Pastor Agnorum: A Schoolmaster's Afterthoughts, by J. Huntley Skrine, Warden of Glenalmond (Longmans, 5/- net). We have in Pastor Agnorum another delightful and stimulating book about education; not a number of collected papers this time but a carefully ordered work. It is addressed to schoolmasters, Headmasters for the most part, by no means an easy class to approach from the rostrum; but Mr. Skrine writes with so scholarly an ease and grace, sprinkles his matter so cunningly with the Attic salt of his wit, that we venture to predict that even his hard sayings will be genially received by the appreciative audience he has in view. But the rest of us are not to be left out in the interest of masters. This is a book for us all--fathers, mothers, teachers--whoever is interested in the bringing up, not only of boys, but of girls also. The "shepherd's" calling, he tells us, is "to nourish, rule and lead," and he must learn his method by the study of the Incarnation. From the life of the Pastor Pastorum he must learn to teach with authority, that is, he must know and feel what he teaches, but must seek, not to reproduce himself, but to produce the pupil's self. He must teach "not without a parable," school lessons must be a parable of the art of living well; humane letters, science lessons, mathematics, can be such parables. He must be a preacher of the gospel to the poor, that is, he must teach, not some of his boys, but all, only he must also "give to him that hath." As a ruler, he must deduce the government of school from the ideas of chivalry. The secrets of chivalry are (1) Truth, which must be taught without convention or class narrowness; (2) Freedom, which needs to be interpreted, (3) Courtesy, which must be popularised, (4) Hardihood, which should not be only of the body, (5) Chastity and Womanworship, (6) Religion, (7) Brotherliness without exclusiveness or partiality. The richness and unusualness of this book may be judged of from the fact that so far we have been quoting solely from the table of contents. Seven chapters are devoted to the consideration of the shepherd as the life of the school, inspirer, teacher. Then follows the consideration of the fold. Our Round Table sets forth how chivalry can become the bond of Head and Colleagues. This is a singularly ennobling and purifying chapter and throws much light upon what is often a difficult relation, and here, especially, we admire the wit and charm which make hard things good to be listened to. The chapter on Some Knights of the Round Table, which gives us racy pictures of several types of master, and that on The Parent as a Neglected Factor, are capital reading. The subtlety with which the author justifies that old-fashioned institution, the Family, and even ventures to hold up its casual ways for the consideration, if not the imitation, of the schoolmaster, is an example of how the salt of wit may flavour discernment. The book is a witty and even worldly-wise apologia for Christianity, for the high chivalry of Christianity among masters and scholars; and we earnestly commend it to those other pastors who have but a few sheep to tend in that little fold which they call home. Reverence, insight and common sense must needs grow from the seed-thoughts the author has dropped.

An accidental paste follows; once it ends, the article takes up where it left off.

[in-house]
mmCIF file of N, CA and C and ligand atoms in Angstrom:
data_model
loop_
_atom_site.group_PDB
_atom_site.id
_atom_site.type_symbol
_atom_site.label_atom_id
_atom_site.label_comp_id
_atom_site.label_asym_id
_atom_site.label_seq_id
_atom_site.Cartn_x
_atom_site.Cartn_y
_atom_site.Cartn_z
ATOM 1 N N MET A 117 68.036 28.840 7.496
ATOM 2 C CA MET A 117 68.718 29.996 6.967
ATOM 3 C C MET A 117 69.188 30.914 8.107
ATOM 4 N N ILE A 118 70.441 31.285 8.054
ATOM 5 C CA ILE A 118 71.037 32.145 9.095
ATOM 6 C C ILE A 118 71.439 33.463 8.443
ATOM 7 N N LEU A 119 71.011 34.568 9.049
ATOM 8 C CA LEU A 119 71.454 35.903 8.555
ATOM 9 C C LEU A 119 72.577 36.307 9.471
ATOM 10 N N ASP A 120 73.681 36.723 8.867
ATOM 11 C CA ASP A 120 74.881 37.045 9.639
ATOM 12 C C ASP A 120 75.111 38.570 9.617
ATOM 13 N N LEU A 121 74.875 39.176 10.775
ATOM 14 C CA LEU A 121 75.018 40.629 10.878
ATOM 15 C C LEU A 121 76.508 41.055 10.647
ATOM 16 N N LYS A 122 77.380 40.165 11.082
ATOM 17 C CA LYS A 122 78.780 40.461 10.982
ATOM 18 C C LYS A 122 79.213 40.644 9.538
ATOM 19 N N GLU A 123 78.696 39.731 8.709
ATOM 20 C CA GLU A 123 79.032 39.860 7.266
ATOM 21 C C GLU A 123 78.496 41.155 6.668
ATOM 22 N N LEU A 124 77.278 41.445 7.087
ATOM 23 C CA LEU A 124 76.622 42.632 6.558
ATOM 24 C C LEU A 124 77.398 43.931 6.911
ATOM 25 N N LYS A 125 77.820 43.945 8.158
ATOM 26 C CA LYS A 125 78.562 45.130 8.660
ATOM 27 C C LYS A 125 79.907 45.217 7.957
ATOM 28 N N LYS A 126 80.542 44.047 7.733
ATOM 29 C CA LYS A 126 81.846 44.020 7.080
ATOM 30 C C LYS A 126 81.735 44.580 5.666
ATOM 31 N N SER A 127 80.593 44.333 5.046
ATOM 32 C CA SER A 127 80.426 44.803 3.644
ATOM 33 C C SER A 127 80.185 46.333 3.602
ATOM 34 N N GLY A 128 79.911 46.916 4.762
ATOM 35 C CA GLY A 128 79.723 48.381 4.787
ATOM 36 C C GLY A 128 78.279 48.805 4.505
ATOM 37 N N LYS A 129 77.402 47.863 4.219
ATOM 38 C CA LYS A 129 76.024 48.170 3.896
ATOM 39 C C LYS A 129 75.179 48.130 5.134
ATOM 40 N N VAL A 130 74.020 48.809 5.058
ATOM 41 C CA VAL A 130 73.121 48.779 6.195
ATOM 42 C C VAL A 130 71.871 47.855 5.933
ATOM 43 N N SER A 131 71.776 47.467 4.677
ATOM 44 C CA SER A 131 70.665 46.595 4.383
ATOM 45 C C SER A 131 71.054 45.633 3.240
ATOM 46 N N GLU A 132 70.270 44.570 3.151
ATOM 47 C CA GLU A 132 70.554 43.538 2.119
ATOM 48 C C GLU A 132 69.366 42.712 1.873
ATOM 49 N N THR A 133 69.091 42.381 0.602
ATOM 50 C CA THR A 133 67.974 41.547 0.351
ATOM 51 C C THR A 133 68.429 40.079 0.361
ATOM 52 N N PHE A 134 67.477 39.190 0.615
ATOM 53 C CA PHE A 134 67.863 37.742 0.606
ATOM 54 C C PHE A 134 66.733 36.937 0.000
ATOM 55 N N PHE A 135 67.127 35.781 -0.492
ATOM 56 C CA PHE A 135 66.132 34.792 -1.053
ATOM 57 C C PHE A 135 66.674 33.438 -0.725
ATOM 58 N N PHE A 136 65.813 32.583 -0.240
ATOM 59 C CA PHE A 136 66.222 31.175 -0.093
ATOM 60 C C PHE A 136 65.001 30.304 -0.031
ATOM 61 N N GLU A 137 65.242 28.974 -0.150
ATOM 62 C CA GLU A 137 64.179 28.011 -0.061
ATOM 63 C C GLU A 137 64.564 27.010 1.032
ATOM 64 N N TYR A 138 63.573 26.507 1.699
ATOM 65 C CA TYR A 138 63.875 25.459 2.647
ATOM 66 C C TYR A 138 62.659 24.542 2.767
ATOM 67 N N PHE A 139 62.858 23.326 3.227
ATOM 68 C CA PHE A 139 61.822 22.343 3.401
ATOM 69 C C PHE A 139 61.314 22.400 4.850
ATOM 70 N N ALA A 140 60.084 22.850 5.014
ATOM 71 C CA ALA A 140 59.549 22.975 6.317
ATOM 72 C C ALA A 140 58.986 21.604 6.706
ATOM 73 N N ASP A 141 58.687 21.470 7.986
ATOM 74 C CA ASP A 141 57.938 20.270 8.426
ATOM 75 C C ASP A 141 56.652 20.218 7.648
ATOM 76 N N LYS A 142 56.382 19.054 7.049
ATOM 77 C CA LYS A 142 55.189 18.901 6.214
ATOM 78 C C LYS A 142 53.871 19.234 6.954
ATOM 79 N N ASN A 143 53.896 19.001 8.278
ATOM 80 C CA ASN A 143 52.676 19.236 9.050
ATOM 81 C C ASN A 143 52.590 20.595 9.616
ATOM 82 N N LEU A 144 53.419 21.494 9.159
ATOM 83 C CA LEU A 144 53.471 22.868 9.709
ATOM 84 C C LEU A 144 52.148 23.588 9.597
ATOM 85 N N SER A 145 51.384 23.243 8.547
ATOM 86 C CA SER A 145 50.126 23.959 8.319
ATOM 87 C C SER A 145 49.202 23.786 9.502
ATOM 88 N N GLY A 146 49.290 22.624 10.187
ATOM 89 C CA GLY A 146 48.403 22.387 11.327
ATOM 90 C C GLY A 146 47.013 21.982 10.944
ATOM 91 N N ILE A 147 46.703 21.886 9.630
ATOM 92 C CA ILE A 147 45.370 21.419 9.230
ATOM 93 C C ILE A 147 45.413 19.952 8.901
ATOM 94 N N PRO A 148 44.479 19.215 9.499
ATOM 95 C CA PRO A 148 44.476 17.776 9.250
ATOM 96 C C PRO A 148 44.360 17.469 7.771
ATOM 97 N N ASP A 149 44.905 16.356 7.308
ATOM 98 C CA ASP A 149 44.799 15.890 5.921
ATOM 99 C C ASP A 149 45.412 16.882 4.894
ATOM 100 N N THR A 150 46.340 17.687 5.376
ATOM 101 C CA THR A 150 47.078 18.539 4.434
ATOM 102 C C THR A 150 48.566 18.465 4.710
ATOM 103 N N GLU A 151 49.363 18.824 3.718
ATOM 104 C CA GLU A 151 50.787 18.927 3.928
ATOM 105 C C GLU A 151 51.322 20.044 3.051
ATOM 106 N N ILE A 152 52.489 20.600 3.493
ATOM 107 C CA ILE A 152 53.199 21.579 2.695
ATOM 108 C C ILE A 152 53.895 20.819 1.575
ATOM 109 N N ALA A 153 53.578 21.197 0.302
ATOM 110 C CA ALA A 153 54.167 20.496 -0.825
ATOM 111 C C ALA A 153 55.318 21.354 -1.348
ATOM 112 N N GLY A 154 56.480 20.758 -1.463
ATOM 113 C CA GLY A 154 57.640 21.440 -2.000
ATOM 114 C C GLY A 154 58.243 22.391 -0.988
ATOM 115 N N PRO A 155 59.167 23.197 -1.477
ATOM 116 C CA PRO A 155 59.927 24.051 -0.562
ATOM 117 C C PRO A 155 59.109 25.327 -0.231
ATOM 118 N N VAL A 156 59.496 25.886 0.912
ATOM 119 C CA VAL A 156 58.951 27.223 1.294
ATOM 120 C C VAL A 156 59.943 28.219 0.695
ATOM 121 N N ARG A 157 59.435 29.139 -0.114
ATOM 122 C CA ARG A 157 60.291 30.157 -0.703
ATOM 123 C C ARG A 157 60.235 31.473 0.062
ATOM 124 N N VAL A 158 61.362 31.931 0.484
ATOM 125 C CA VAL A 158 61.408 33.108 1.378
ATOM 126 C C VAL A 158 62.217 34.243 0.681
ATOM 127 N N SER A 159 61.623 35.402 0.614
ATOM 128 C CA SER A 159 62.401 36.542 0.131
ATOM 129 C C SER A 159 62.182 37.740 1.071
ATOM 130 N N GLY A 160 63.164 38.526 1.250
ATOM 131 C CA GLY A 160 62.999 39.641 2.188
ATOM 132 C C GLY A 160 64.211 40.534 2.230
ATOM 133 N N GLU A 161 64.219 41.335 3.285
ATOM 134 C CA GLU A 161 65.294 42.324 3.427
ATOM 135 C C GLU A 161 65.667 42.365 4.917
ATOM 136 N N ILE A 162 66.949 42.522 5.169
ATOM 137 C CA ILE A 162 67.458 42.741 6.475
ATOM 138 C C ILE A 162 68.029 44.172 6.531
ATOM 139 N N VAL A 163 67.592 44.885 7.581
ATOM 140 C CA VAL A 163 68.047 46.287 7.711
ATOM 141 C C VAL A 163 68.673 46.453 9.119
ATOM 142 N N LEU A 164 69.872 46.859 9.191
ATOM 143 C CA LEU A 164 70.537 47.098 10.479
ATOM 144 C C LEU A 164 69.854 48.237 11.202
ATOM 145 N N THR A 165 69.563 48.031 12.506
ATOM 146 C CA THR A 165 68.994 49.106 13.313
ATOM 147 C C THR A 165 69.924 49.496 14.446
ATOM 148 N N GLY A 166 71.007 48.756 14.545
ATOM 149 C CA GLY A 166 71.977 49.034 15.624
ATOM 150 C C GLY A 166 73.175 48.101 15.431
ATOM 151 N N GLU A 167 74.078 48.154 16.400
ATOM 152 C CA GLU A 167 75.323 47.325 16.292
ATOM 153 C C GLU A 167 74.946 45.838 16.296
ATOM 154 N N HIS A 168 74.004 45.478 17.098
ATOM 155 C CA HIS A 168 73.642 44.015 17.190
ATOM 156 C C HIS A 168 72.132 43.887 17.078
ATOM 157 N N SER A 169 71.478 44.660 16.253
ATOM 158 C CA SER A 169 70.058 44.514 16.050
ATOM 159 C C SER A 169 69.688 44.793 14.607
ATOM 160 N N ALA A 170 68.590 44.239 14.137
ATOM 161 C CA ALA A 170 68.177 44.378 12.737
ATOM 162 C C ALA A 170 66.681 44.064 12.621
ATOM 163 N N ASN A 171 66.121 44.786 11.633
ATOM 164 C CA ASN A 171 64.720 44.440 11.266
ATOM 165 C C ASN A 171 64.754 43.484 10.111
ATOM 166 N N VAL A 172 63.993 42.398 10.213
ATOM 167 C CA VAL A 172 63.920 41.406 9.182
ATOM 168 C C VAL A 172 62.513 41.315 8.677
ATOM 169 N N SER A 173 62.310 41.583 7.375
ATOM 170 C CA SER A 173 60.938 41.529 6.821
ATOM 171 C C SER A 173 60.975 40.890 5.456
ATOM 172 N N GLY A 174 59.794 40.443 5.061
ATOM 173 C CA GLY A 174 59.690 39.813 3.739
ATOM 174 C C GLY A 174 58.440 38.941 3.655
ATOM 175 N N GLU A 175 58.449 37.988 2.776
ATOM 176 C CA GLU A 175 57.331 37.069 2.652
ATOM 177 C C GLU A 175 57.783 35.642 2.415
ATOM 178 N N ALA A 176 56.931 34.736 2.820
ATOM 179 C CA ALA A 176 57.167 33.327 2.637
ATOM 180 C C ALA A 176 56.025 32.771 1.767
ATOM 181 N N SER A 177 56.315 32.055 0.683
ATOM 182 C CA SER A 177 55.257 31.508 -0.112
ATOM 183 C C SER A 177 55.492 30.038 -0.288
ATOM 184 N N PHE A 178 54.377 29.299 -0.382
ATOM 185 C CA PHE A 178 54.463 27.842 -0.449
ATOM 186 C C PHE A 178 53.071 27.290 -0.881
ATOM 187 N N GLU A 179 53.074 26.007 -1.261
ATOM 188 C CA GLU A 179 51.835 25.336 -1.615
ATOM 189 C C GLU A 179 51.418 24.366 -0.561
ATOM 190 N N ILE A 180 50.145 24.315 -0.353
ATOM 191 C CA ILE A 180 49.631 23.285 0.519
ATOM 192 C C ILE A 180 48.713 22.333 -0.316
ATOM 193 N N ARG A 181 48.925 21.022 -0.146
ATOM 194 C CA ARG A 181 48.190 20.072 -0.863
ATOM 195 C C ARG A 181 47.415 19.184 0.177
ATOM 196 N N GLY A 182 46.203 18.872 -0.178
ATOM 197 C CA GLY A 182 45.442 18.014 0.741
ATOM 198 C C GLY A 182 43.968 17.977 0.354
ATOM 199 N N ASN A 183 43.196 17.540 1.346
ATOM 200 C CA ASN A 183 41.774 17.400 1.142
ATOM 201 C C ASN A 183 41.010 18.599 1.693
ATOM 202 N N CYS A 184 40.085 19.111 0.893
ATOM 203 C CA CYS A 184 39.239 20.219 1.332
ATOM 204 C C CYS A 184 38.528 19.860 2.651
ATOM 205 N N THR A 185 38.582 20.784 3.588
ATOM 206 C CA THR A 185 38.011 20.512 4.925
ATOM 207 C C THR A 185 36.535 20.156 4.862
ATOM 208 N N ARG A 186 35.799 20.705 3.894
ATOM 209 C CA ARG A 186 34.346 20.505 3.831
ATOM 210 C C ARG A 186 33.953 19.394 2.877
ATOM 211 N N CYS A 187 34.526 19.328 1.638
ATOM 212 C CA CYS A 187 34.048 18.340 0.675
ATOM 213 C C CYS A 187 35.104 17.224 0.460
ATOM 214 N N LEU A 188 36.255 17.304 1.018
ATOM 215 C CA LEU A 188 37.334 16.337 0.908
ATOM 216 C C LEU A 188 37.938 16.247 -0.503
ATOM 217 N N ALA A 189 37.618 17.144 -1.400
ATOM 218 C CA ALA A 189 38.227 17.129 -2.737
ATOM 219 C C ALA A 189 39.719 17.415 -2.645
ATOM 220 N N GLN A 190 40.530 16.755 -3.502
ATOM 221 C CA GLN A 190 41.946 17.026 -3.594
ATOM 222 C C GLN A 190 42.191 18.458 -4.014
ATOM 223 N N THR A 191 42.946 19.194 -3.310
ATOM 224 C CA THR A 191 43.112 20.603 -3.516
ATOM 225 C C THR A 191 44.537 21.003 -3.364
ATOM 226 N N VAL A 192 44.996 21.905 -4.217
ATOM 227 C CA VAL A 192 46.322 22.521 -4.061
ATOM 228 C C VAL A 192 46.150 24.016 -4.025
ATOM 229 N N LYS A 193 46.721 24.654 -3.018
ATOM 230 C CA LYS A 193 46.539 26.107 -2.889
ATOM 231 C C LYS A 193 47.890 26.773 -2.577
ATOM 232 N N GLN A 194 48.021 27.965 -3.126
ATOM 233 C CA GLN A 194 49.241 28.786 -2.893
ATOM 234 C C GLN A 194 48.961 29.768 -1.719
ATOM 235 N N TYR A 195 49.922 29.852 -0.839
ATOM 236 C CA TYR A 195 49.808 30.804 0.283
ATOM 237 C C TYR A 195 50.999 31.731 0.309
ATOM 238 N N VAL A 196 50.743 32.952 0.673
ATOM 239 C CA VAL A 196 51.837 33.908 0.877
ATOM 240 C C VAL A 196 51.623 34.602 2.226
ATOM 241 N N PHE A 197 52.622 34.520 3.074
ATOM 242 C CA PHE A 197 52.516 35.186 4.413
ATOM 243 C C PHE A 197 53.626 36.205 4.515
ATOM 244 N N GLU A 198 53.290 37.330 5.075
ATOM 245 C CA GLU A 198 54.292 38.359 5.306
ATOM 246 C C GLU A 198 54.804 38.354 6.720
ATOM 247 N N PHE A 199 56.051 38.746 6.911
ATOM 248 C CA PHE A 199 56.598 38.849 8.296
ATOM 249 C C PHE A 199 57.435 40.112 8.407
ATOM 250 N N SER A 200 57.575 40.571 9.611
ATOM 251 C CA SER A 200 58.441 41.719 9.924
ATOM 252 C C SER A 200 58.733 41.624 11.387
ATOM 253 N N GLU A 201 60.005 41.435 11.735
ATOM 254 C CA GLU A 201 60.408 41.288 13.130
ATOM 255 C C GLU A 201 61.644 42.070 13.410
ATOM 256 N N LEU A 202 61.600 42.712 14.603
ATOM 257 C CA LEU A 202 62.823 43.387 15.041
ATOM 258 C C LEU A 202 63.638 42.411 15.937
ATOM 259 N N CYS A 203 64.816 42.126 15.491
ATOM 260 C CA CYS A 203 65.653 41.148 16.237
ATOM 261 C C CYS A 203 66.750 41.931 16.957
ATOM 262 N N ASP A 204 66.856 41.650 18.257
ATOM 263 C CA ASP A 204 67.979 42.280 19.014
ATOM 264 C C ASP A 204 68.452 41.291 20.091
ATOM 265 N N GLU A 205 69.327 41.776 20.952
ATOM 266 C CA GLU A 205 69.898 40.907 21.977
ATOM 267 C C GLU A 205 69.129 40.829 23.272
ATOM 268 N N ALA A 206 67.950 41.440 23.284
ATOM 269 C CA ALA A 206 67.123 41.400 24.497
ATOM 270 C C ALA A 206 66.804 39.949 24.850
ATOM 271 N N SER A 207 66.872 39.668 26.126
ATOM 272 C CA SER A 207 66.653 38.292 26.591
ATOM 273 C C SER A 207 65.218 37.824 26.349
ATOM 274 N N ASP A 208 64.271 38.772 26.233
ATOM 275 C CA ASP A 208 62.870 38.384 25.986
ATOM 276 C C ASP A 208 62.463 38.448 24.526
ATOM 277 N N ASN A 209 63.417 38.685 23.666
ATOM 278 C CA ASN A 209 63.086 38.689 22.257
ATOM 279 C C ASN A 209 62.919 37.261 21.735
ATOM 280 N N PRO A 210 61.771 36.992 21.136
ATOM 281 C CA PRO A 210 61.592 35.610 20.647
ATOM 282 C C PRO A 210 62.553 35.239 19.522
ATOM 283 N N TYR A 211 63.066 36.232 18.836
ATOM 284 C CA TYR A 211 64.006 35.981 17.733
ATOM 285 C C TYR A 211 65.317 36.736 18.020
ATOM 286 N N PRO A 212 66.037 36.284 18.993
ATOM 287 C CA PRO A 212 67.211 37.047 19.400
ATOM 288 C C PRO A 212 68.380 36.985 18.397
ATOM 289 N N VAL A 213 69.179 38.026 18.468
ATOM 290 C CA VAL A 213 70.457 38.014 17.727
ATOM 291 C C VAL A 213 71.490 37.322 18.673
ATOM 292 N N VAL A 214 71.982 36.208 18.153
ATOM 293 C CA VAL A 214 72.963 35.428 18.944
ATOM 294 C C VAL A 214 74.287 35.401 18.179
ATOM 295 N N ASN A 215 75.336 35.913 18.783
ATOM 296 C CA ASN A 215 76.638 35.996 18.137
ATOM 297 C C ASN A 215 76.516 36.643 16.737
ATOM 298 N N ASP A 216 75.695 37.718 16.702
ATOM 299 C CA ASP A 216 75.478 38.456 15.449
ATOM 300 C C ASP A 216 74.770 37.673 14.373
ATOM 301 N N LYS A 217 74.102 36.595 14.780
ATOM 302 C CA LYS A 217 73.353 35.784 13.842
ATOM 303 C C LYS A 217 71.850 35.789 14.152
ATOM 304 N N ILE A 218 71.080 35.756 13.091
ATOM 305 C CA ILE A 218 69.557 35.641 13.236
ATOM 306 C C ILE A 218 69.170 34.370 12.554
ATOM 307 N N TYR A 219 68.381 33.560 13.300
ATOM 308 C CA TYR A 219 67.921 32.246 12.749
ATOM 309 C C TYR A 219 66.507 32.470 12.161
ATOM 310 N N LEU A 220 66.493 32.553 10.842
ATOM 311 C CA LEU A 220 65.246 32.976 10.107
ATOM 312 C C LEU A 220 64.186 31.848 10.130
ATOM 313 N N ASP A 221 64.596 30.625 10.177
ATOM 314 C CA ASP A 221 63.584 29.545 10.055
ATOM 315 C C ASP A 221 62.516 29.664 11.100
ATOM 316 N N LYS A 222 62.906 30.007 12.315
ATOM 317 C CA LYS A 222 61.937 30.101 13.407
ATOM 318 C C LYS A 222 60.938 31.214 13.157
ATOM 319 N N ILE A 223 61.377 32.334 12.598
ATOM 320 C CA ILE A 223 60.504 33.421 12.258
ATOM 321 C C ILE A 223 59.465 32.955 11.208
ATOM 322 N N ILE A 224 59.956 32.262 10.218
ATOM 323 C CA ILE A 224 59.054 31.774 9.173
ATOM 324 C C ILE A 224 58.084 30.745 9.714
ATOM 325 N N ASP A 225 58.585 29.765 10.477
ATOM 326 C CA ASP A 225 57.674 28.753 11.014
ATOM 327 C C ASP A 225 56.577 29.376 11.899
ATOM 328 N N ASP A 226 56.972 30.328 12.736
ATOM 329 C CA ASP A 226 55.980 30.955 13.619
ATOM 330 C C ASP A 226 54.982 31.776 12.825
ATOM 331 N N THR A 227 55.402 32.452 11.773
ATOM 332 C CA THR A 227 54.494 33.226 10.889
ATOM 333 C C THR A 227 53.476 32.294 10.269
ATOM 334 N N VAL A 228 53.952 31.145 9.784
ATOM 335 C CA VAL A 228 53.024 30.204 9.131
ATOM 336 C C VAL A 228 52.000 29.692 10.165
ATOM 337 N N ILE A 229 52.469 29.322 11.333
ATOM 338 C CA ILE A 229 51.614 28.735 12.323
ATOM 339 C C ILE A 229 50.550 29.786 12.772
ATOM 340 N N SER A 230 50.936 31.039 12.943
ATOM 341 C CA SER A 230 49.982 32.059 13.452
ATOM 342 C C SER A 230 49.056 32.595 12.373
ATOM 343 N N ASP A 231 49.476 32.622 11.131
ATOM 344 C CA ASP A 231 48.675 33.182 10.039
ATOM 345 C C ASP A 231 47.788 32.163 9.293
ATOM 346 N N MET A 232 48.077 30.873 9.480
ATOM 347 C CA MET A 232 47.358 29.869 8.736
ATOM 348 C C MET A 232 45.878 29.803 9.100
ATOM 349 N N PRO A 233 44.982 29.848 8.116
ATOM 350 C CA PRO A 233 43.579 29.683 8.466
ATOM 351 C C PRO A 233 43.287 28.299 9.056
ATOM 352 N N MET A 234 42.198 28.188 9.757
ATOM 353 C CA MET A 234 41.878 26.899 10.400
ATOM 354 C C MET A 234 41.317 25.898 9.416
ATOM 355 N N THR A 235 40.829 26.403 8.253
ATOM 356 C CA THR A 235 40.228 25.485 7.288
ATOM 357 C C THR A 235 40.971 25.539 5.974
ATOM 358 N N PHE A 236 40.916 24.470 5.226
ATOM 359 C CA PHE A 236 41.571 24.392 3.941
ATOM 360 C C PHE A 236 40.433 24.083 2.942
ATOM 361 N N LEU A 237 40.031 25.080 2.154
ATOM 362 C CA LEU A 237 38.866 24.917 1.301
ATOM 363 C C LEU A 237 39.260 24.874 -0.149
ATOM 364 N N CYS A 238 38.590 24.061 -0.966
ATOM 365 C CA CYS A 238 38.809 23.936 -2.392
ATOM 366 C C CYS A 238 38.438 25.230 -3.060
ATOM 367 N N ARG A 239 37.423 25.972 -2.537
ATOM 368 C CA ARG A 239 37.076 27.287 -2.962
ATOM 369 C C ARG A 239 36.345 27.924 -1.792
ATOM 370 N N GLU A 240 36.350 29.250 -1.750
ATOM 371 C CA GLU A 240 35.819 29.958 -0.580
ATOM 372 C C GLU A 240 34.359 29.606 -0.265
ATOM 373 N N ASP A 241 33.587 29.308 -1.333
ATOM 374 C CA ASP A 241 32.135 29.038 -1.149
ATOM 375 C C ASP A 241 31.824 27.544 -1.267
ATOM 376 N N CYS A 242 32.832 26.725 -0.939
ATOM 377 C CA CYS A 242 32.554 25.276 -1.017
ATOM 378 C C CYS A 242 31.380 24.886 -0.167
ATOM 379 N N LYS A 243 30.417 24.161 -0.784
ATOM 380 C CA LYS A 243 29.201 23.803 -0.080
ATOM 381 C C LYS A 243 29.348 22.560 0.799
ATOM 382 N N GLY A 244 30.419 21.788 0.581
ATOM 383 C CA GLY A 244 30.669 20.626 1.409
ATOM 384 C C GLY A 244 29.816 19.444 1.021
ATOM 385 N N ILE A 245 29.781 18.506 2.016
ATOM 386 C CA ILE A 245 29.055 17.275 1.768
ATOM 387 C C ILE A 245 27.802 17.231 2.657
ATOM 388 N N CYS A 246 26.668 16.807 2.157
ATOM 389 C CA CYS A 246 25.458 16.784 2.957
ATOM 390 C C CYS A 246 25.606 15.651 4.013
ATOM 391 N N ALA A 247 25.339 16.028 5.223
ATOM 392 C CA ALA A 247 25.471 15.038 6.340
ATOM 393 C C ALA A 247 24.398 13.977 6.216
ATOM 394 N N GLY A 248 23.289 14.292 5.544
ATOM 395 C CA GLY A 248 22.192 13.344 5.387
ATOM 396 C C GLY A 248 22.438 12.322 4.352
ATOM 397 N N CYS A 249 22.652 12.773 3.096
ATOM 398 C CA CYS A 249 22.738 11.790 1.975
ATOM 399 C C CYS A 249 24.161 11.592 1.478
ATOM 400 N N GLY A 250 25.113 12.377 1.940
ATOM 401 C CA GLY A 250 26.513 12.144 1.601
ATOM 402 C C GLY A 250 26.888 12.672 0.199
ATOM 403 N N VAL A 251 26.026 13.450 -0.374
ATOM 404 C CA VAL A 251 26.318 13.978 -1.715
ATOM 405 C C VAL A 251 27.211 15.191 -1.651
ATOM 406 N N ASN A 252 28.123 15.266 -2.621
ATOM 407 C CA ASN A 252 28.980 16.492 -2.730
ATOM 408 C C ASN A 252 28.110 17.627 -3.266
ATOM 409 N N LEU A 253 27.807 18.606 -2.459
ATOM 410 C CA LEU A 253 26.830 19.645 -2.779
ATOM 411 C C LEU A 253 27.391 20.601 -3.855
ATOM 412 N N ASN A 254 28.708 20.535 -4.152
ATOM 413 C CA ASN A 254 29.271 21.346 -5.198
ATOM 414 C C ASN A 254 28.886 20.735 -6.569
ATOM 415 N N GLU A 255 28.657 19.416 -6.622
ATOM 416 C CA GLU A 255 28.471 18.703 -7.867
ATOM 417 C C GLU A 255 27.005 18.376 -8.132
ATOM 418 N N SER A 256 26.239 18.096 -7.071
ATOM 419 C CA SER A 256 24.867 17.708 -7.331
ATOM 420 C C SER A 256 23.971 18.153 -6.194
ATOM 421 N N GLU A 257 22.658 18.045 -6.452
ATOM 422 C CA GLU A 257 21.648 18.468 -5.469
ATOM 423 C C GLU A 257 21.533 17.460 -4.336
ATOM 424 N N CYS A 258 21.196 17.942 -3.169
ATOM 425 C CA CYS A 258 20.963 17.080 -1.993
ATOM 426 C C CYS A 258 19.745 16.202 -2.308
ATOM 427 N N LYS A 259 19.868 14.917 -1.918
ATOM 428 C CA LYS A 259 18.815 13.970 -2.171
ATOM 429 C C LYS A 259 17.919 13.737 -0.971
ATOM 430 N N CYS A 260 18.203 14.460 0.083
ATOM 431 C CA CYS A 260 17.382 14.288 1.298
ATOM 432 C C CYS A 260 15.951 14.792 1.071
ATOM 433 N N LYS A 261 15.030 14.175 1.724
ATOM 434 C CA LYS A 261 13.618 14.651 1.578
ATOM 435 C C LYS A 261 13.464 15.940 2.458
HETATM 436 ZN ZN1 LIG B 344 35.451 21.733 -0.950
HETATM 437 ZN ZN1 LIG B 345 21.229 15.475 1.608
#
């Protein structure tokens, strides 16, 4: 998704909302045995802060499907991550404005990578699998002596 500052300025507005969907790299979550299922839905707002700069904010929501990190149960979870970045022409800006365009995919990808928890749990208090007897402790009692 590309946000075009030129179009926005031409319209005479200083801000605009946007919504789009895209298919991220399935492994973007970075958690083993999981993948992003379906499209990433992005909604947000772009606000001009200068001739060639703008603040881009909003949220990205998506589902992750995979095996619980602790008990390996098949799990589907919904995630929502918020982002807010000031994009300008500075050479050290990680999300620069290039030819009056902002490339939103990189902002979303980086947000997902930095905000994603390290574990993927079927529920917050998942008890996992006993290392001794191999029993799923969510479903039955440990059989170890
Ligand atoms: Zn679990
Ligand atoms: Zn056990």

The Profession of Teaching, by Archdeacon James M. Wilson, M.A. (Mercury and Times Office, Kendal, 6d.). We can only give a line to Archdeacon Wilson's capital pamphlet, but our counsel is--read it.